EARLY, Iowa — When Gary Schramm pulled up to the sedan that had slid off a country road Thursday morning, he expected to find a kid who had lost control of the car on the way to school.
He didn't expect to find a young woman screaming that she had been kidnapped and a young man who, authorities allege, killed his mother hours before.
“It's just a shock,” the local farmer said Monday.
Things started calmly.
Schramm chatted with the young man — later identified as Kirk Riley Levin, 21 — at the rear of the car and offered him a lift. Then a young woman burst from the vehicle, Schramm said, shouting, “'He's kidnapped me! … Don't let him hurt me!' She was frantic.”
Schramm said Levin looked at him with an expression that seemed to say, “Uh-oh, I'm in trouble.”
Then Levin started to walk away. After taking a few steps, he looked back at Schramm and took off running, Schramm said.
Deputies later found Levin in a barn and arrested him on suspicion of third-degree kidnapping and other offenses.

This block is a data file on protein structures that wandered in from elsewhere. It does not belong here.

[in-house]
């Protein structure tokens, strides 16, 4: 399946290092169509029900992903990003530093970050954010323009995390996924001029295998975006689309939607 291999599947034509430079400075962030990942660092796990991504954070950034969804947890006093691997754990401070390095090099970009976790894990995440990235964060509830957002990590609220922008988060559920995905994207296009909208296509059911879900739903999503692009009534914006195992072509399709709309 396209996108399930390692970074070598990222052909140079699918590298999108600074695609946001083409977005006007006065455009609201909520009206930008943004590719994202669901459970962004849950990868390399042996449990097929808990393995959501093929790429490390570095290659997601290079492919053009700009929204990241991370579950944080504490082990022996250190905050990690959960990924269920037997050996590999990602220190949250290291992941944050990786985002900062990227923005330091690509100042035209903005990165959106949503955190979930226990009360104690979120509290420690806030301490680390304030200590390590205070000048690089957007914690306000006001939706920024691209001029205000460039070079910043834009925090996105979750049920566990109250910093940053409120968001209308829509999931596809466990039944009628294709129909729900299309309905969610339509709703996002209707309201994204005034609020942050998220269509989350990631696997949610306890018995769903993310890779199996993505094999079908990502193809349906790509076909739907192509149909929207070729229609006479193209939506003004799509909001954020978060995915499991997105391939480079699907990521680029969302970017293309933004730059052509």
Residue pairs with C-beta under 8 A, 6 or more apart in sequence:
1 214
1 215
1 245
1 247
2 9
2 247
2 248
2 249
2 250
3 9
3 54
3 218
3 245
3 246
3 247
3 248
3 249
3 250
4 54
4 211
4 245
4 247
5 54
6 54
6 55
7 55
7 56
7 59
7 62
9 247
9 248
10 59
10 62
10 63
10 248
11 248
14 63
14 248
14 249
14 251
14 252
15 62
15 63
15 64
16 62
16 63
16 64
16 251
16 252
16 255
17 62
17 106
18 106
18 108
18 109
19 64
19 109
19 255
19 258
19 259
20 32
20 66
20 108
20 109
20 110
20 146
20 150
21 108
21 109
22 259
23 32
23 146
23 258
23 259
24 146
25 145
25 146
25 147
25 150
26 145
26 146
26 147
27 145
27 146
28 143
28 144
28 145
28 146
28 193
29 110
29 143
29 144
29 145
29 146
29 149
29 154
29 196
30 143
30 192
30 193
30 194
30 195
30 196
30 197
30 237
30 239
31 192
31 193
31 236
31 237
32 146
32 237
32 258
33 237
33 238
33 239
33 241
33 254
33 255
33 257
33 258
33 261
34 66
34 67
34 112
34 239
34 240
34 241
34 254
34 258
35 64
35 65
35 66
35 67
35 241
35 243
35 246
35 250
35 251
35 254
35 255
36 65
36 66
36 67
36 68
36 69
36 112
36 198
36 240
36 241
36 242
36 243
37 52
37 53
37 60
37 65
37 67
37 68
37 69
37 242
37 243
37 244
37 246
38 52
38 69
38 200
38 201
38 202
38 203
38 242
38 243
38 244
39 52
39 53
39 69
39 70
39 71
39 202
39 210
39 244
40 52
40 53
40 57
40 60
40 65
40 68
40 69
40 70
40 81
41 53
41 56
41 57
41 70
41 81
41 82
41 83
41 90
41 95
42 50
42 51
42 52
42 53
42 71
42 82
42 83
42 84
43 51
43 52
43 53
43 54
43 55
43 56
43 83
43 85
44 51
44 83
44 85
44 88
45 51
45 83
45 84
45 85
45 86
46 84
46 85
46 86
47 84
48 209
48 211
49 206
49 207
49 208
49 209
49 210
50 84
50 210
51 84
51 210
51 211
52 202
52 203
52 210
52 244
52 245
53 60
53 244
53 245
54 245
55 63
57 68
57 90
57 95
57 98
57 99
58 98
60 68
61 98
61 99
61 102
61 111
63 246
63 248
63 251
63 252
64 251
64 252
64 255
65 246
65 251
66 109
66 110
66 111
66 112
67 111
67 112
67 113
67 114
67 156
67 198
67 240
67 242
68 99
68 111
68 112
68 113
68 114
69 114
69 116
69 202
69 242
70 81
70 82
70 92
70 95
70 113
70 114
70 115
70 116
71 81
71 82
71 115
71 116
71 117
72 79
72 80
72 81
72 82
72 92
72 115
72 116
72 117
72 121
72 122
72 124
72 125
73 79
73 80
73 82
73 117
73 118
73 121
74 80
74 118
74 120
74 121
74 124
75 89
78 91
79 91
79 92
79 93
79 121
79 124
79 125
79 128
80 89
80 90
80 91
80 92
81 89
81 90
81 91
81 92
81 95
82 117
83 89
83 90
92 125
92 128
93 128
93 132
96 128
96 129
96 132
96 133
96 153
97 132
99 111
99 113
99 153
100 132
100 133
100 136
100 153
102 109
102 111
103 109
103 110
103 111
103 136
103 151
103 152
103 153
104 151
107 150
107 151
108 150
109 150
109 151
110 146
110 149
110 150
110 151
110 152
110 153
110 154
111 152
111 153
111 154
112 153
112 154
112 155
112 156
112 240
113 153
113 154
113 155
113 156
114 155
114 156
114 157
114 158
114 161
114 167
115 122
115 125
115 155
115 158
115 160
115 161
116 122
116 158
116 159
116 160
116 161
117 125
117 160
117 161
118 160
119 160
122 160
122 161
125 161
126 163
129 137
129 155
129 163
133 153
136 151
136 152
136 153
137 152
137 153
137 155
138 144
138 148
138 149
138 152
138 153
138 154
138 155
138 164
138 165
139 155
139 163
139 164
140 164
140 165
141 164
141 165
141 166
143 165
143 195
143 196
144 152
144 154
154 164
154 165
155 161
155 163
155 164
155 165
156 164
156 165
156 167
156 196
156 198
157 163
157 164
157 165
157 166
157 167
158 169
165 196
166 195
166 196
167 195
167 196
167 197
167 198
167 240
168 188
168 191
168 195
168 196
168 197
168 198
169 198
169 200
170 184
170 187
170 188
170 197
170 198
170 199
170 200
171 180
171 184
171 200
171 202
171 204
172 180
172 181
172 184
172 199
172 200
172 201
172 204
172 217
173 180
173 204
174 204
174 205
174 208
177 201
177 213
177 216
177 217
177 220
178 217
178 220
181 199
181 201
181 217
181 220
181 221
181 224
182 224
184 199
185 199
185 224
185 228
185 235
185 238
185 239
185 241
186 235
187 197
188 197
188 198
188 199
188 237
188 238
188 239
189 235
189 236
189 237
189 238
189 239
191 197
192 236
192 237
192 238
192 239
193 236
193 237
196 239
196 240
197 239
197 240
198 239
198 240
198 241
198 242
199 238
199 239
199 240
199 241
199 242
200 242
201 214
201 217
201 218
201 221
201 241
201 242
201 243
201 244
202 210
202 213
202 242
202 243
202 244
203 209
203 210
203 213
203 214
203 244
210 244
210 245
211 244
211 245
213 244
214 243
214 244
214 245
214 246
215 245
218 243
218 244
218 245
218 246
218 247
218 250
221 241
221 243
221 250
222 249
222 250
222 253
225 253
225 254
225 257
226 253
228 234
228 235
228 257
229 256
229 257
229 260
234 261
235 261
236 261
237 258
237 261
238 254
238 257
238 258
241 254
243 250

On Monday, authorities added another accusation: first-degree murder.
Investigators believe that Levin stabbed his mother, Marilyn Schmitt, 45, to death early Thursday in an upstairs bedroom of her home on Ira Avenue, about two miles west of Early. According to court documents, Levin told investigators that he remembers choking his mother and that he was the only one who could have killed her.
The young woman, 21, told authorities that Levin showed up at her Storm Lake home about 6:30 a.m. and asked for a ride to Early. Levin then kidnapped her, authorities said.
Levin also has been charged with two other felonies: assault with intent to commit sexual abuse and assault while participating in a felony.
Levin is being held at the Sac County Jail. He had been released from Mount Pleasant Correctional Facility on New Year's Day after serving a little more than two years of a five-year burglary sentence. Schmitt had driven across the state to southeast Iowa to pick him up.
Schramm said he didn't know Schmitt or Levin well. Schmitt was from the area but had lived in Wisconsin for a number of years before moving back to the Early area a few years ago.
“She was a nice gal,” he said. “Always had a smile on her face. Never said or did anything bad.”
Some are calling Schramm a hero for interrupting what has been described as a kidnapping. Schramm disputes that. He points out that Levin went off the road and partially into a ditch a few feet from U.S. Highway 20. Nothing was likely to happen to the woman in full view of so many motorists.
“I'm just a normal guy who stopped to help,” said Schramm. “I think the good Lord was the one looking out for her. ... That's what saved her life was her going into the ditch.”
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